They are the bane of old school medical examinations and English football alike.
I’m talking about knee-jerk reactions. Probably the rolling news generation’s most tiresome characteristic. Part of the process which shortly, thanks to internet bores and other asinine reactionaries, will shortly ensure sensible planning and strategic thinking are dead.
Pick a club, any club, and you’ll find examples of how our thirst for a storyline, no matter how deluded or ridiculous, influences the narrative.
Louis Van Gaal loses his first match at Old Trafford? The Dutch master must be losing his touch.
Chelsea beat newly promoted Burnley? They’re clearly certain to be crowned champions.
And, continuing the theme, Nigel Clough will doubtless be accused of lacking any ambition if, despite making 11 new signings during the present window, he refuses to make at least one significant acquisition during the 24 hour circus otherwise known as transfer deadline day.
Speaking of Sheffield United, the former England international and his players were being written-off as busted flushes after losing their opening two fixtures of the League One campaign.
Now, having overcome previously unbeaten Peterborough on Tuesday evening, the charge for promotion is apparently back on.
The truth is, at this early stage, it is impossible to say either with any degree of certainty. But that’s boring and doesn’t suit the mood although it does us all good to get a little carried away at times.
United inevitably remain a work in progress given the sheer scale of their recent overhaul. No accurate or worthwhile assessments can be made until mid-September at the earliest although, admittedly, some subjects for discussion ahead of tomorrow’s meeting with Crawley Town have already emerged.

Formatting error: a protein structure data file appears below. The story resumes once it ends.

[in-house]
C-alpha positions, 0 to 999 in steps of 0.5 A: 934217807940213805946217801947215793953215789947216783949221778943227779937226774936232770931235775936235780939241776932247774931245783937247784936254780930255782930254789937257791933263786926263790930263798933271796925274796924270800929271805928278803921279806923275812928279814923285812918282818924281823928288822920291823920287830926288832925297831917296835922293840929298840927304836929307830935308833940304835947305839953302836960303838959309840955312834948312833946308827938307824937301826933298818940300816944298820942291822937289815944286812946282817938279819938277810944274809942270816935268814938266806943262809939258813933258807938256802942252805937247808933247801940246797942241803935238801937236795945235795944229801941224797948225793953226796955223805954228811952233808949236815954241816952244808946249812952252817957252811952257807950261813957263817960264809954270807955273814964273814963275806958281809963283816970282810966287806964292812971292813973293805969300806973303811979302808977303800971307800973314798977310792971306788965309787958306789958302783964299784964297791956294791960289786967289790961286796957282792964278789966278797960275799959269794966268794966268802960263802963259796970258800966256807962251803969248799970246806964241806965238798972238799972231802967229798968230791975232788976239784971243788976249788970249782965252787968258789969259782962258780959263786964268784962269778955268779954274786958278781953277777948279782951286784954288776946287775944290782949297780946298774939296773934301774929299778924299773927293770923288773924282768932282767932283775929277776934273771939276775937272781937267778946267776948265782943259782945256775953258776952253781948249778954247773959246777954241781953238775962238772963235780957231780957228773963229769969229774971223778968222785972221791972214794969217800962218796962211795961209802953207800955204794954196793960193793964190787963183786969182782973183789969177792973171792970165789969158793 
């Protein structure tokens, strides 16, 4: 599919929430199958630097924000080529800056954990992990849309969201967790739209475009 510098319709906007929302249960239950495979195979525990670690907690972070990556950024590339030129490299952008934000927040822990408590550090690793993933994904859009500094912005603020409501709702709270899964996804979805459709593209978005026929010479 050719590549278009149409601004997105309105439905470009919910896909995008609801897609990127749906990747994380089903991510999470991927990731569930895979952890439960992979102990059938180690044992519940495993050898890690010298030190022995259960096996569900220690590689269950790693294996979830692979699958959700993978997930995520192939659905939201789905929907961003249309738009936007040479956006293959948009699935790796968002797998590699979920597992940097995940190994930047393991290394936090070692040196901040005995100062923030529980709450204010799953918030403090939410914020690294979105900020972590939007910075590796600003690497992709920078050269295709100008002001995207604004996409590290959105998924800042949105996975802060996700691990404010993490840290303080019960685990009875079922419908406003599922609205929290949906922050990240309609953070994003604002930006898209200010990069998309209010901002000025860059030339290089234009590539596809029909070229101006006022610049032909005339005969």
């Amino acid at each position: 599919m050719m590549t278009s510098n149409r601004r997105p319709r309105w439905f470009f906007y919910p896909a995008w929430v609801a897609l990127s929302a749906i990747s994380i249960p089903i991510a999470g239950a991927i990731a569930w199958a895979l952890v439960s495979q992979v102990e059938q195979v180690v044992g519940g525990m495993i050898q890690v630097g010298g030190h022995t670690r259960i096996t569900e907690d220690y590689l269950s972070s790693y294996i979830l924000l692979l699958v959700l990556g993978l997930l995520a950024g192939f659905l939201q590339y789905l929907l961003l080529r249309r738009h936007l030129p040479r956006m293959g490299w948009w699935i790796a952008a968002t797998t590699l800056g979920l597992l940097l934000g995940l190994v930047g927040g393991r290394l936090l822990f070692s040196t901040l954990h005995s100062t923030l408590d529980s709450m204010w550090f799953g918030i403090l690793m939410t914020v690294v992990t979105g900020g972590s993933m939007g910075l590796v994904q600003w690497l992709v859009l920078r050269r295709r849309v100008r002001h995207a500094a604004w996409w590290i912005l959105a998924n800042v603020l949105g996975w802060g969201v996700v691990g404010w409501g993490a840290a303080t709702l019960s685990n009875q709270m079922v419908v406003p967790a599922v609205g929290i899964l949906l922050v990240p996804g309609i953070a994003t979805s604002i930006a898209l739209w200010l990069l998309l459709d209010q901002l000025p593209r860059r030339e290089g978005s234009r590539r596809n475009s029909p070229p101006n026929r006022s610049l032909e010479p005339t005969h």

Having performed in patches during defeats by Bristol City and Coventry, a goals per game average of exactly 1.0 confirms they must become more clinical in the opposition’s final third. But United’s game management during the closing stages of an absorbing contest at London Road was impressive and suggests the soft-underbelly which has plagued them in recent seasons could, hopefully, soon be a thing of the past.
But only time will tell.
The same, meanwhile, goes for Andy Butler’s future at Bramall Lane. The centre-half has made only one appearance for United since arriving from Walsall earlier this summer but was named on the bench in midweek.
A glimmer of hope? Perhaps. Especially as Clough insisted before leaving Peterborough that “every member of our squad” will be granted opportunities to impress over the course of what is sure to be a long and gruelling campaign.
Butler, a no-nonsense bloke performer both on and off the pitch, made a mistake, in my book at least, by opting to watch his old club after failing to make the squad which lost at Sixfields Stadium last weekend. Perhaps, on reflection, he would privately admit that now himself.
In normal circumstances, Butler should be free to return to the Banks’s Stadium whenever he chooses. But, by doing so at this moment in time, he only fuelled the rumour mill.
It was a rare false step in what has been an otherwise sure-footed career.
Butler, though, is an honest individual and good professional. The type of guy you want to see do well. Which is why, from a personal perspective, I hope patience prevails. Because, when he rediscovers his best form, he possesses the qualities to become a real asset over the coming months.